Though an open flame has obvious safety concerns, carbon monoxide exposure has its own dangers. Persistent carbon monoxide exposure can actually cause memory loss, severe lung injury, brain damage and even death. You can never be too safe when dealing with a substance that can be so dangerous. So how do you keep your house safe?

  • detectorGrills, generators, and any burning devices that run on gasoline, propane, natural gas or charcoal should not be used inside the house — not even in the garage or basement, or an area that is only partially enclosed.
  • Do not burn anything in a stove or a fireplace that is not vented.
  • A common cause of winter fires — as well as carbon monoxide poisoning — is heating your home with a gas oven. This is very unsafe and should not be done.
  • If you use a space heater, it should be properly vented while in use, according to the manufacturer’s specifications.
  • Do not run a car or truck engine inside the garage that is attached to your house. This is unsafe even if you have left the door open.
  • Make sure to have carbon monoxide detectors on every level of your home and just outside of any sleeping areas.
  • If your carbon monoxide alarm goes off, you’ll want to move quickly outside and call 911.
  • Even if an alarm doesn’t go off, if for some reason you suspect carbon monoxide poisoning and are feeling dizzy, light-headed, or nauseous, get medical help quickly.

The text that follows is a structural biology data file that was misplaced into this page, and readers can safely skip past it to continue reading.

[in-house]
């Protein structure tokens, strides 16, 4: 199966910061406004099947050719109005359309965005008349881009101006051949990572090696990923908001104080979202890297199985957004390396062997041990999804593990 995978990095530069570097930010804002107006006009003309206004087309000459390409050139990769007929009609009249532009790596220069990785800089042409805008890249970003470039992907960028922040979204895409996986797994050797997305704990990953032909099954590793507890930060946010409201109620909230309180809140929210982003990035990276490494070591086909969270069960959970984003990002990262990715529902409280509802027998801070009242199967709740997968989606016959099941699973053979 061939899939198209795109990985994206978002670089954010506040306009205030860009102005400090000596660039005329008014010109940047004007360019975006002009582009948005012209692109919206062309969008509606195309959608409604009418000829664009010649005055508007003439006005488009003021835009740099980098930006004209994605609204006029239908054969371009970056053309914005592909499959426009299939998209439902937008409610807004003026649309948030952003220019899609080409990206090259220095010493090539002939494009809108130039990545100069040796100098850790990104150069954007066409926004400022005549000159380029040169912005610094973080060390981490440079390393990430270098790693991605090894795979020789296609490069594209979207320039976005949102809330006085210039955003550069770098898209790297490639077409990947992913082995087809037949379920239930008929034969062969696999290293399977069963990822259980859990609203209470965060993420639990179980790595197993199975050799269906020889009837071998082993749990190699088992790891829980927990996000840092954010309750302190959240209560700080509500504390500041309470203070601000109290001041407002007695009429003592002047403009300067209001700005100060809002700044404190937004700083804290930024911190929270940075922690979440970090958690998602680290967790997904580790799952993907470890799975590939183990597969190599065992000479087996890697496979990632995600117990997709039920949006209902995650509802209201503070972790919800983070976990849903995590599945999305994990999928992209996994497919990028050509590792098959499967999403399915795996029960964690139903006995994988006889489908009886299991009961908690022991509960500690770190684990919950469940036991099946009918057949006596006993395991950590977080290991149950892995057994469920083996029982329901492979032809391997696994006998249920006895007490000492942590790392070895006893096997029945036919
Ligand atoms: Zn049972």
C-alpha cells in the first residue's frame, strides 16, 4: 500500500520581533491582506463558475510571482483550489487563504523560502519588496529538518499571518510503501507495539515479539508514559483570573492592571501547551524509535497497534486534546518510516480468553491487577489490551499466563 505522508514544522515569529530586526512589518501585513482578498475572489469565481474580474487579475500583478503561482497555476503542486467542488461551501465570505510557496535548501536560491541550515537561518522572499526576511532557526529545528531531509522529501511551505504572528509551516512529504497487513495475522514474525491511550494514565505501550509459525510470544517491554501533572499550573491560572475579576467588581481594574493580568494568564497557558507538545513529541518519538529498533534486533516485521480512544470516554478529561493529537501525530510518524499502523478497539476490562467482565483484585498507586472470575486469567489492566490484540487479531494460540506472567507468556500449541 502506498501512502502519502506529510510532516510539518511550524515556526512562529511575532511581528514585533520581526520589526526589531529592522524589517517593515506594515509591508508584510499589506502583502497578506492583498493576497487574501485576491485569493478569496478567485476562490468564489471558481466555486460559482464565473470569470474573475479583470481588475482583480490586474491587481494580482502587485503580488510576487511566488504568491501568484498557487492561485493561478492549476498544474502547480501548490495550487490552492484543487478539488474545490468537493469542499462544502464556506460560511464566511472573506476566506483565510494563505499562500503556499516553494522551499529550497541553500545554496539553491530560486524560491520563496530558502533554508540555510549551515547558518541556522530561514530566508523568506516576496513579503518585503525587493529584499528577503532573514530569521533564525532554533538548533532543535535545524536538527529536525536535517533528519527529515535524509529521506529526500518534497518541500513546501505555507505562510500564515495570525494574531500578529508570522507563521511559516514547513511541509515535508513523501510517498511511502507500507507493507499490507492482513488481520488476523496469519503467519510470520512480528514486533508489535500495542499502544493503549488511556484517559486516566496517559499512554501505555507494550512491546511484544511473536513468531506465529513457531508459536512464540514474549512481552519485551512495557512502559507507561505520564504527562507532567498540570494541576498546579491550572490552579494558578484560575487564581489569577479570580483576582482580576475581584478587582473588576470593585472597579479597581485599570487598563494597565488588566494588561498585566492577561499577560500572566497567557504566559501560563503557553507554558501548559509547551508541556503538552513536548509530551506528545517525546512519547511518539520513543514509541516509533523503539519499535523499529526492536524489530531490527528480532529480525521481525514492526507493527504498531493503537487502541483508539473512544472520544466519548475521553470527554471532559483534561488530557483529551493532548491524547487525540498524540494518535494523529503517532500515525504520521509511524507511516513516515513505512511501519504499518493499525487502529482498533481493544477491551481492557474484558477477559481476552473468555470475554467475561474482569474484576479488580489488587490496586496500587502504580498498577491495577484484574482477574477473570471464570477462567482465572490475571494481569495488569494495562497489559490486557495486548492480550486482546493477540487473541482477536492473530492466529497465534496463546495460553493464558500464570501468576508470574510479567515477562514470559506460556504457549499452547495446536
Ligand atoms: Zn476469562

Have a concern with your electrical, plumbing or air conditioning? Central Carolina Air Conditioning, Plumbing and Electrical is here to help! We offer 24 hour emergency service 7 days a week!  Give us a call! 1-800-461-3010 to speak with our customer service agents that can answer your questions or schedule an appointment!

It's Humidifier Season

file000735477110

Now that we’re deep into fall and winter is just around the corner, it’s time to start thinking about humidifiers for your home.

Not only can dry air lead to dry skin, lips eyes and sinuses, but it can also make your symptoms worse when you’re sick and create more problems if you have respiratory issues. Dry air is also not good for your wood flooring and furnishings.

Typically, a good humidity level will be between 30 and 50 percent. If it is very cold outside, the level should be about 30 percent. If it’s not as cold, it can be closer to 50 percent. Some humidifiers will measure the levels in a room.

Many homeowners use small humidifiers in several rooms in the house, especially the bedrooms. Usually these can run up to 24 hours or so before needing to be refilled. If you need more moisture for a larger area, you can consider console humidifiers or whole house humidifiers.

Different types include cool mist, warm mist, and ultrasonic humidifiers. Cool mist versions put out a room-temperature mist and are a good choice for the kids’ rooms because there isn’t a risk of them getting hurt from mist that is too hot. Warm mist versions may use a bit more electricity to warm the water, but may also put out cleaner mist because the heating process kills germs. Ultrasonic versions come in both warm mist and cool mist types, and are very quiet.

If you’re using an older humidifier, keep in mind that a moldy, bacteria-filled humidifier will only make things worse. Some are harder to see into than others, and if you haven’t properly maintained yours, it may be a good idea to get a new one. To keep yours clean, use distilled water and clean it every few days by rinsing it out, then rinsing with vinegar or hydrogen peroxide. Empty it out as soon as it is no longer being used.

Have a concern with your electrical, plumbing or air conditioning? Central Carolina Air Conditioning, Plumbing and Electrical is here to help! We offer 24 hour emergency service 7 days a week!  Give us a call! 1-800-461-3010 to speak with our customer service agents that can answer your questions or schedule an appointment!